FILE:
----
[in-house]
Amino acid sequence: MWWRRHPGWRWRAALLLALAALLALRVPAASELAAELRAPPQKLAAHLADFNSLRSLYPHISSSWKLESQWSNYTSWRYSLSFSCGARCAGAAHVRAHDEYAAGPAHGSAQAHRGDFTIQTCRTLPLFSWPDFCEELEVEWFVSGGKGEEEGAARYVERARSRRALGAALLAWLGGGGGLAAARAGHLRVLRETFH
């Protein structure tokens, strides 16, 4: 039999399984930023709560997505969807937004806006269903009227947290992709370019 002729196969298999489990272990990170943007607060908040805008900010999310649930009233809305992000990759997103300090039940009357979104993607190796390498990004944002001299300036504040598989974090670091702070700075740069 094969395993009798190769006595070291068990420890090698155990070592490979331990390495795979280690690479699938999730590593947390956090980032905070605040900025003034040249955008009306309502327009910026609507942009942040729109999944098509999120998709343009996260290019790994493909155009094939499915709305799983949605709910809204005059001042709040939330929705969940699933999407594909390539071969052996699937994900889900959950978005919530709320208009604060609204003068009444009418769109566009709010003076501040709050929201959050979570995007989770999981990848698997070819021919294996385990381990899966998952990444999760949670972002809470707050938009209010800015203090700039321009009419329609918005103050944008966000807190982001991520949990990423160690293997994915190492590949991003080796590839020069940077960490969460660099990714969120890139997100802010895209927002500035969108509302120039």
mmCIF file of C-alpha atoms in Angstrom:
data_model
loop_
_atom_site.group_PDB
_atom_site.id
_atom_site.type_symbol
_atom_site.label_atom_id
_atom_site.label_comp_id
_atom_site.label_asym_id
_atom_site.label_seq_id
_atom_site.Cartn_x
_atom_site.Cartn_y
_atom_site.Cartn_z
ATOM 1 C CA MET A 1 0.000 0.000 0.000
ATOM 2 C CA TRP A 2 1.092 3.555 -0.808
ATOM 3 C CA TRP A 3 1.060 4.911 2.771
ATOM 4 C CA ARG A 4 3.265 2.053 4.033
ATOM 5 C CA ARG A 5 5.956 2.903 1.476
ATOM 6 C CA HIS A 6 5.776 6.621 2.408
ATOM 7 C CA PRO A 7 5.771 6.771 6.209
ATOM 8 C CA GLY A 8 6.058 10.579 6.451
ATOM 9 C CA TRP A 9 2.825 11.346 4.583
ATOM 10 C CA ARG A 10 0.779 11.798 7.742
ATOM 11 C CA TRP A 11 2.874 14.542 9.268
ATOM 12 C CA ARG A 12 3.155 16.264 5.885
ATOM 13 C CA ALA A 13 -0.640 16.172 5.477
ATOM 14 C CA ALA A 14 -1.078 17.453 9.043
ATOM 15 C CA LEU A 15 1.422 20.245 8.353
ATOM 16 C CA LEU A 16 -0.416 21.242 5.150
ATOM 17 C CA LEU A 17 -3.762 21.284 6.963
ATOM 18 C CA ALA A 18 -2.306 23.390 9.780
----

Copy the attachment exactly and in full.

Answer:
[in-house]
Amino acid sequence: MWWRRHPGWRWRAALLLALAALLALRVPAASELAAELRAPPQKLAAHLADFNSLRSLYPHISSSWKLESQWSNYTSWRYSLSFSCGARCAGAAHVRAHDEYAAGPAHGSAQAHRGDFTIQTCRTLPLFSWPDFCEELEVEWFVSGGKGEEEGAARYVERARSRRALGAALLAWLGGGGGLAAARAGHLRVLRETFH
């Protein structure tokens, strides 16, 4: 039999399984930023709560997505969807937004806006269903009227947290992709370019 002729196969298999489990272990990170943007607060908040805008900010999310649930009233809305992000990759997103300090039940009357979104993607190796390498990004944002001299300036504040598989974090670091702070700075740069 094969395993009798190769006595070291068990420890090698155990070592490979331990390495795979280690690479699938999730590593947390956090980032905070605040900025003034040249955008009306309502327009910026609507942009942040729109999944098509999120998709343009996260290019790994493909155009094939499915709305799983949605709910809204005059001042709040939330929705969940699933999407594909390539071969052996699937994900889900959950978005919530709320208009604060609204003068009444009418769109566009709010003076501040709050929201959050979570995007989770999981990848698997070819021919294996385990381990899966998952990444999760949670972002809470707050938009209010800015203090700039321009009419329609918005103050944008966000807190982001991520949990990423160690293997994915190492590949991003080796590839020069940077960490969460660099990714969120890139997100802010895209927002500035969108509302120039």
mmCIF file of C-alpha atoms in Angstrom:
data_model
loop_
_atom_site.group_PDB
_atom_site.id
_atom_site.type_symbol
_atom_site.label_atom_id
_atom_site.label_comp_id
_atom_site.label_asym_id
_atom_site.label_seq_id
_atom_site.Cartn_x
_atom_site.Cartn_y
_atom_site.Cartn_z
ATOM 1 C CA MET A 1 0.000 0.000 0.000
ATOM 2 C CA TRP A 2 1.092 3.555 -0.808
ATOM 3 C CA TRP A 3 1.060 4.911 2.771
ATOM 4 C CA ARG A 4 3.265 2.053 4.033
ATOM 5 C CA ARG A 5 5.956 2.903 1.476
ATOM 6 C CA HIS A 6 5.776 6.621 2.408
ATOM 7 C CA PRO A 7 5.771 6.771 6.209
ATOM 8 C CA GLY A 8 6.058 10.579 6.451
ATOM 9 C CA TRP A 9 2.825 11.346 4.583
ATOM 10 C CA ARG A 10 0.779 11.798 7.742
ATOM 11 C CA TRP A 11 2.874 14.542 9.268
ATOM 12 C CA ARG A 12 3.155 16.264 5.885
ATOM 13 C CA ALA A 13 -0.640 16.172 5.477
ATOM 14 C CA ALA A 14 -1.078 17.453 9.043
ATOM 15 C CA LEU A 15 1.422 20.245 8.353
ATOM 16 C CA LEU A 16 -0.416 21.242 5.150
ATOM 17 C CA LEU A 17 -3.762 21.284 6.963
ATOM 18 C CA ALA A 18 -2.306 23.390 9.780